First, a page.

Stewart, Balfour (1828–1887)
Professor of natural philosophy at Owens College, Manchester,
England, who received the Rumford Medal of the Royal Society
for his discovery of the law of equality between the absorptive
and radiative powers of bodies. He occupied the
presidential chair of the Society for Psychical Research, London,
from 1885 to 1887.
Stewart was born on November 1, 1828, in Edinburgh, Scotland.
He was educated in Dundee and the Universities of St.
Andrews and Edinburgh. He traveled to Australia, where he acquired
a reputation as a physicist. After returning to Britain in
1856, he joined the staff of Kew Observatory, becoming a director
in 1859. He also made important scientific contributions in
mathematics and radiant heat.
Stewart was interested in the phenomena of the medium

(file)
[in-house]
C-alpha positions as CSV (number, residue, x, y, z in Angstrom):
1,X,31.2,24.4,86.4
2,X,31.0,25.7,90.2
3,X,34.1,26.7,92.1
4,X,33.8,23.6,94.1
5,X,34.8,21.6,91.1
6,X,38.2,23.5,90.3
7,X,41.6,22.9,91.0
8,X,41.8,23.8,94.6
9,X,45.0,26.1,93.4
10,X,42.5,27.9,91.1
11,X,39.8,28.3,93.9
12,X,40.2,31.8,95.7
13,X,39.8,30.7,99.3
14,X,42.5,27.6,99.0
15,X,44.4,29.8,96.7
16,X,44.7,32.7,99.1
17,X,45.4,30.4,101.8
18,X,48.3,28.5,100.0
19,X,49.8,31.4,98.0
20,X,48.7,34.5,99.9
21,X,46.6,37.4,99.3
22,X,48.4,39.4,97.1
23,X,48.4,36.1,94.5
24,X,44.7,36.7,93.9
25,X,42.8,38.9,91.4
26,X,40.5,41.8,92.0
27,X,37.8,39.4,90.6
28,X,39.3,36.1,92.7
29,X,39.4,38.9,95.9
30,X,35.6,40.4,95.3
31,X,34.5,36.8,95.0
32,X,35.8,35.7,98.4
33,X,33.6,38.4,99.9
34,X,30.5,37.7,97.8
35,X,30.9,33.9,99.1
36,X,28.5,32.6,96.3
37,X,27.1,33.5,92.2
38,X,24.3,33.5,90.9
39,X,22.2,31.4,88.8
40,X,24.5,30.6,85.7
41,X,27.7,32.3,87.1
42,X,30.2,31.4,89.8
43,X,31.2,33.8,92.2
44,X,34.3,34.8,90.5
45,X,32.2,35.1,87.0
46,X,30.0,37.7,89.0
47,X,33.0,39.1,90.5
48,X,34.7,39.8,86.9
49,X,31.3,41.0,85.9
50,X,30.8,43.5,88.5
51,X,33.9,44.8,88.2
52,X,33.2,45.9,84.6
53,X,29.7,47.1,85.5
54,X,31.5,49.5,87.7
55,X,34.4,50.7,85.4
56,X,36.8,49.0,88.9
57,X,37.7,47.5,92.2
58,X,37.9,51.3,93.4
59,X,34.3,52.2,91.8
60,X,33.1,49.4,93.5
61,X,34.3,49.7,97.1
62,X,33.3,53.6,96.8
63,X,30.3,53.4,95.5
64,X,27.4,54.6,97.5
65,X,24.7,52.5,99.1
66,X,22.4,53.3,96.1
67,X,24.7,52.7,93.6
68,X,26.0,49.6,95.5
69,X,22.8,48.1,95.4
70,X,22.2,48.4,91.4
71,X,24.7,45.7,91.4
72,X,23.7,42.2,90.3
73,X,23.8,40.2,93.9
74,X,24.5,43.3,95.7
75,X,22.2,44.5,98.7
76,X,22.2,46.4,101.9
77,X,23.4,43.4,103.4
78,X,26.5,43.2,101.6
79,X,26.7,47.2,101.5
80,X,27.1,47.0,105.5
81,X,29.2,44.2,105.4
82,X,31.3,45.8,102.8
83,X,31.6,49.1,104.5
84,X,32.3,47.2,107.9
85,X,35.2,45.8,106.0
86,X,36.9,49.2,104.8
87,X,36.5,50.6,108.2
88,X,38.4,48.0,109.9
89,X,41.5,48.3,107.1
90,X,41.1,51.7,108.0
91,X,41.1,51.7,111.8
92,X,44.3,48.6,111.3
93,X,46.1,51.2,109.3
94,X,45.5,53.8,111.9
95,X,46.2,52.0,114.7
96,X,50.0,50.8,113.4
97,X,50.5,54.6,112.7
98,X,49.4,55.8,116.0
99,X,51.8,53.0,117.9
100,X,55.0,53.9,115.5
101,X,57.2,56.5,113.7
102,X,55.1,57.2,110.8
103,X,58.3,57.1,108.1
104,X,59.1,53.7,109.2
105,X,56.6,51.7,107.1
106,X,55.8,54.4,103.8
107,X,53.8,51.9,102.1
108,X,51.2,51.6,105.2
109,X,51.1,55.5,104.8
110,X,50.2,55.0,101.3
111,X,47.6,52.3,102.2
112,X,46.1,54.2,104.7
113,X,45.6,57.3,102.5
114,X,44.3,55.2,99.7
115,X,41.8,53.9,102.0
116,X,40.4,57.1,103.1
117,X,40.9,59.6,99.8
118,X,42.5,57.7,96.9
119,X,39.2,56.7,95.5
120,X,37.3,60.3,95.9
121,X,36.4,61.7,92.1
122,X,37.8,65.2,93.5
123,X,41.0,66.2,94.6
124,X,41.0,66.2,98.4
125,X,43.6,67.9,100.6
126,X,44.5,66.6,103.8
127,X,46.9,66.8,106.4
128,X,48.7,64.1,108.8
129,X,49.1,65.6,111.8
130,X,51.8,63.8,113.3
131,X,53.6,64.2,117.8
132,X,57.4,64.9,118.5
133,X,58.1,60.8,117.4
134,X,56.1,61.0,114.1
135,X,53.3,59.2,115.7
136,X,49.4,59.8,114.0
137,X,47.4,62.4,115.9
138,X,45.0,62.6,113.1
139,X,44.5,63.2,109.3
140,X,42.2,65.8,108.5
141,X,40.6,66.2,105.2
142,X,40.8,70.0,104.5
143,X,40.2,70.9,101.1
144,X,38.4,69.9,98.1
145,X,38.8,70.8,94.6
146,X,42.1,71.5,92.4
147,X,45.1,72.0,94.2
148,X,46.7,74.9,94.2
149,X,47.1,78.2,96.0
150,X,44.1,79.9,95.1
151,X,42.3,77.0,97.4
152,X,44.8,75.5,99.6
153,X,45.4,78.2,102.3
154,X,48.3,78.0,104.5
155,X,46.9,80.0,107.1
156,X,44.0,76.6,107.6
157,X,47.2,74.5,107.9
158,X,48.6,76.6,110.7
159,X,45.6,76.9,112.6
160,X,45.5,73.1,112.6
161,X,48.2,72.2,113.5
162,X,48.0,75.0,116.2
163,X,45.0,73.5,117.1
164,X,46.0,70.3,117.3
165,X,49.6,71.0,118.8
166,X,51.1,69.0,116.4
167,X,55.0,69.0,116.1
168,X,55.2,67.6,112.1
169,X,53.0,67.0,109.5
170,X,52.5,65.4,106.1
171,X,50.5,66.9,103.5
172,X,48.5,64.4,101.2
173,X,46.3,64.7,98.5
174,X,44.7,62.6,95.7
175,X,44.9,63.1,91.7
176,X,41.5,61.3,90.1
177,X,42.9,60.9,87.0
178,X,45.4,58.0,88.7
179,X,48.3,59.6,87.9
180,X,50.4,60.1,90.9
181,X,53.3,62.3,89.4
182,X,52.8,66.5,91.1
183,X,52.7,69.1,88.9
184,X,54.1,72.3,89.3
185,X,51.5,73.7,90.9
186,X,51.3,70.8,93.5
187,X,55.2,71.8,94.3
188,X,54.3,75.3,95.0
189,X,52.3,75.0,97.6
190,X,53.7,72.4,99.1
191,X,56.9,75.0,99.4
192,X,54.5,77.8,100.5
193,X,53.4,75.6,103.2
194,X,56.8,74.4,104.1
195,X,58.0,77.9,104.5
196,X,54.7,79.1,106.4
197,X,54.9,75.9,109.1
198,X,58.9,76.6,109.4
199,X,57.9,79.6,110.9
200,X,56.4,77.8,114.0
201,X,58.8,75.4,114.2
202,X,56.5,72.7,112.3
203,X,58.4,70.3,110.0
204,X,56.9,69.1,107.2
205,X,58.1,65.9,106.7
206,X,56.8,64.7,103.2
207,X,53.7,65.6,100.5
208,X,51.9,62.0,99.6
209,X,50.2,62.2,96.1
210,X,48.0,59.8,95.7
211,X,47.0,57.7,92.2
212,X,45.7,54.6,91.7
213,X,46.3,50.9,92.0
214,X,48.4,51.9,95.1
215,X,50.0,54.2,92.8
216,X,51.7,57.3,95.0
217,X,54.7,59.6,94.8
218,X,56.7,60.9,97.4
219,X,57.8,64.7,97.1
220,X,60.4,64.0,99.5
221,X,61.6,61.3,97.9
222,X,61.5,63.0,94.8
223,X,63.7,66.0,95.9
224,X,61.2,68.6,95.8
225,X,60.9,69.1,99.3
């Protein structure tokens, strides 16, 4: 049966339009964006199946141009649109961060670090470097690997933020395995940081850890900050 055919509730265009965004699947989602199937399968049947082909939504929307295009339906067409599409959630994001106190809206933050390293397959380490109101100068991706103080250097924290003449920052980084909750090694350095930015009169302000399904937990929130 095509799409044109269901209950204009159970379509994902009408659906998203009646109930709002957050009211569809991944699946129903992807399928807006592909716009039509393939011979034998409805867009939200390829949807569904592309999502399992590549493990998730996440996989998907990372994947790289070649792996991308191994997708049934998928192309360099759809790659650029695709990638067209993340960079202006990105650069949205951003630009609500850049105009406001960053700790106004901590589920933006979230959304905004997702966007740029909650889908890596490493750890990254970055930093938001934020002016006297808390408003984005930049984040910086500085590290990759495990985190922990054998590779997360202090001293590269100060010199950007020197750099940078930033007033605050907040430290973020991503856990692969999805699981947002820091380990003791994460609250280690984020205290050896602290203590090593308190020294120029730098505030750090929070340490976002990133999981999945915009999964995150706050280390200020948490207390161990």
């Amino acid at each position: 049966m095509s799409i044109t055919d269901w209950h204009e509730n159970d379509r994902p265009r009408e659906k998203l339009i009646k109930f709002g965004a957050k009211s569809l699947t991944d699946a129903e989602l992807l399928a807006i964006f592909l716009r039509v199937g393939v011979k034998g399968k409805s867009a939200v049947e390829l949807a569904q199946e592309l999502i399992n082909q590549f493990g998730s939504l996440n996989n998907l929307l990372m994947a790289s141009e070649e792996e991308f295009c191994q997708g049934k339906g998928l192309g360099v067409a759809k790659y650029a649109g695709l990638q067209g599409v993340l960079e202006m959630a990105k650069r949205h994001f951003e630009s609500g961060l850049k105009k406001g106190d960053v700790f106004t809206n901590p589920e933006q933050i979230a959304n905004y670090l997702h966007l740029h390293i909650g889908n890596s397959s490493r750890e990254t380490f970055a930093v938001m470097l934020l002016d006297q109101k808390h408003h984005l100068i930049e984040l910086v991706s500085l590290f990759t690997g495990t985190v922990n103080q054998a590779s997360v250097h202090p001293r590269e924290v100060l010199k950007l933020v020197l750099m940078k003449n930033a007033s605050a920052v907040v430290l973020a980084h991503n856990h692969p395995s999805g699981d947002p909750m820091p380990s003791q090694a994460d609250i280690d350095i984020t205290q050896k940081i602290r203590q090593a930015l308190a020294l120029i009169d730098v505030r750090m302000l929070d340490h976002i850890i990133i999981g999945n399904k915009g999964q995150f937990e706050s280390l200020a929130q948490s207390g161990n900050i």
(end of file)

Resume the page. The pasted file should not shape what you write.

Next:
Daniel Douglas Home, of whom he commented to Sir William
Crookes
‘‘Mr. Home possesses great electrobiological power by
which he influences those present . . . however susceptible the
persons in the room to that assumed influence, it will hardly be
contended that Mr. Home biologized the recording instrument.’’
Stewart coauthored with Professor Tait the anonymously
published The Unseen Universe (1875), a book that created a stir
as the first serious scientific attempt to establish a spiritual view
of the universe to oppose the prevailing materialistic one. He
died suddenly on December 19, 1887, of a cerebral hemorrhage.
Sources
Berger, Arthur S., and Joyce Berger. The Encyclopedia of
Parapsychology and Psychical Research. New York Paragon
House, 1991.